Three Useful Innovations from Non-Traditional Schools
posted on April 24, 2018 by Tony Monfiletto
“Our ability to live outside the traditional system has allowed us to develop a few innovations that could be particularly helpful. I hope that they are as valuable to school districts as they have proven to be for our students and communities.”
Charter schools once had broad community support with people who believed in public education and craved innovation in the sector. The initial charter school law passed because business leaders, Republicans, Democrats and families believed in the schools that were promised to be laboratories that fostered new ideas and models that could be adopted by the traditional system. However, the education establishment was never particularly warm to this vision.
Last week with the Albuquerque Public School Board’s unanimous decision to reauthorize the Leadership High Schools, we went from being seen as anomalies that don’t fit in the larger system to partners in making our city a better place for kids and families.
Since the time they were created, charter schools have been largely on their own to create new solutions to persistent problems. Our ability to live outside the traditional system has allowed us to develop a few innovations that could be particularly helpful. I hope that they are as valuable to school districts as they have proven to be for our students and communities:
- Moving away from a top-down compliance driven structure to networks of interdependent schools that learn from each other. This system reorients the people on the ground toward their peers and students and gives allows for adaptability that happens from collaboration rather than rule following.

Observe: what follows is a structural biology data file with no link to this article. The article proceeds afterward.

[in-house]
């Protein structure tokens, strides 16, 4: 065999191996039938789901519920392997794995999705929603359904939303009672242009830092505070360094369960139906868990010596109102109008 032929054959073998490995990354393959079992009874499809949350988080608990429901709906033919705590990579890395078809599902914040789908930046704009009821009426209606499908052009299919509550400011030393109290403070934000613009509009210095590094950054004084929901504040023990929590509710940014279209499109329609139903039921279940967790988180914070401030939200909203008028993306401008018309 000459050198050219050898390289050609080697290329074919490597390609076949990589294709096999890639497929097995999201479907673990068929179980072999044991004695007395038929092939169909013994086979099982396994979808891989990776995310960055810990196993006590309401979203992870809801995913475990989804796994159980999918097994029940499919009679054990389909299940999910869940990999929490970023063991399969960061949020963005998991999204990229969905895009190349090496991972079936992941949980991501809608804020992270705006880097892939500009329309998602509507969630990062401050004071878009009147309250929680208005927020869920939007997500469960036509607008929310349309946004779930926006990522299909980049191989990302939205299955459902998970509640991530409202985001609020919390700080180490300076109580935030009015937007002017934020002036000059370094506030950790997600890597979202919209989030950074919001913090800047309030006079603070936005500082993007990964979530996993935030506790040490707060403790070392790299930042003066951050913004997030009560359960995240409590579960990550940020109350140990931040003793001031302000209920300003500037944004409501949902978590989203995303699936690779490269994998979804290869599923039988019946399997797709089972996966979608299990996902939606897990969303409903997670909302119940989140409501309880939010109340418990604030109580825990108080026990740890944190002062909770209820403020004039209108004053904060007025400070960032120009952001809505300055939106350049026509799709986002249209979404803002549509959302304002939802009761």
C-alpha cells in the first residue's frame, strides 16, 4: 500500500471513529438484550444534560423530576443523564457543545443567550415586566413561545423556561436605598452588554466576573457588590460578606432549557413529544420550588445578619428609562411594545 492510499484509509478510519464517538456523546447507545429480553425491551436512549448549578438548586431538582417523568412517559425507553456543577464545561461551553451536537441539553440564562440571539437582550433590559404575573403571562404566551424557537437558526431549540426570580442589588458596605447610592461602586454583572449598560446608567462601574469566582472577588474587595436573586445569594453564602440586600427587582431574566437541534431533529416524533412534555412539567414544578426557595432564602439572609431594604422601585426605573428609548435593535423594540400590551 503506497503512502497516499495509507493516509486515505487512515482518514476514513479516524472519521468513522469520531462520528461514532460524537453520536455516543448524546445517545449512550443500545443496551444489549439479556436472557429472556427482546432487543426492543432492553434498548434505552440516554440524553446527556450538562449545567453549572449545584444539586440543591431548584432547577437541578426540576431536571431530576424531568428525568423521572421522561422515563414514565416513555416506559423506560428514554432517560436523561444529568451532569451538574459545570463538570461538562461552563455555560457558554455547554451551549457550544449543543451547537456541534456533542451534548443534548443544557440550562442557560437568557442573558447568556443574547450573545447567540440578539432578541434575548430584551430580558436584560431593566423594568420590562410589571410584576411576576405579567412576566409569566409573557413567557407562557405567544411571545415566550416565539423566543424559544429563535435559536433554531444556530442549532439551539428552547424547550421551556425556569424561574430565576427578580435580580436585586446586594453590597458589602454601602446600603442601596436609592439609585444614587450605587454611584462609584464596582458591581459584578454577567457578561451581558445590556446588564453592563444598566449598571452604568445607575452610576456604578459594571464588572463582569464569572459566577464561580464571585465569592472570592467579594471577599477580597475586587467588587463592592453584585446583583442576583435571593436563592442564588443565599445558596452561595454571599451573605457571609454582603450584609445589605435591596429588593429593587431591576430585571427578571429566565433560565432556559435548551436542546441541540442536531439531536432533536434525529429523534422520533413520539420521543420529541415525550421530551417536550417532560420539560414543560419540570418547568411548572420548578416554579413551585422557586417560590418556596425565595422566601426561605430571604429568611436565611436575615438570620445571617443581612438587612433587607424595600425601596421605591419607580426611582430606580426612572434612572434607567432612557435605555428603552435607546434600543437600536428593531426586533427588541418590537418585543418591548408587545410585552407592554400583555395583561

- Experimenting with new accountability systems that are rooted in the unique needs of students and communities as opposed to one-size-fits all metrics that can’t serve our diverse community.
- Building partnerships with employers and communities that can help re-invent what we teach and how students learn so that they are prepared for and adaptable to an unknown future.
The Leadership Schools are serving over 900 students who likely would’ve fallen through the cracks of traditional education. By creating a network of schools that is in close partnership with employers and the community, the Leadership Schools and other schools like them, have succeeded in creating schools that are teaching students to be productive members of society, instead of teaching for standardized tests. It is important because rather than compelling schools to meet a static accountability system, charters can help create a path toward a personalized system that meets the needs of young people rather than the other way around.
I hope that we have found a home with APS. The uncertainty about our future has been reinforced because our role, and the role of other charter schools in the community, has been unclear. We’ve gone from being mavericks, to irritants, to collaborators over the last twenty years and I’m grateful that we’ve ended up where we are now.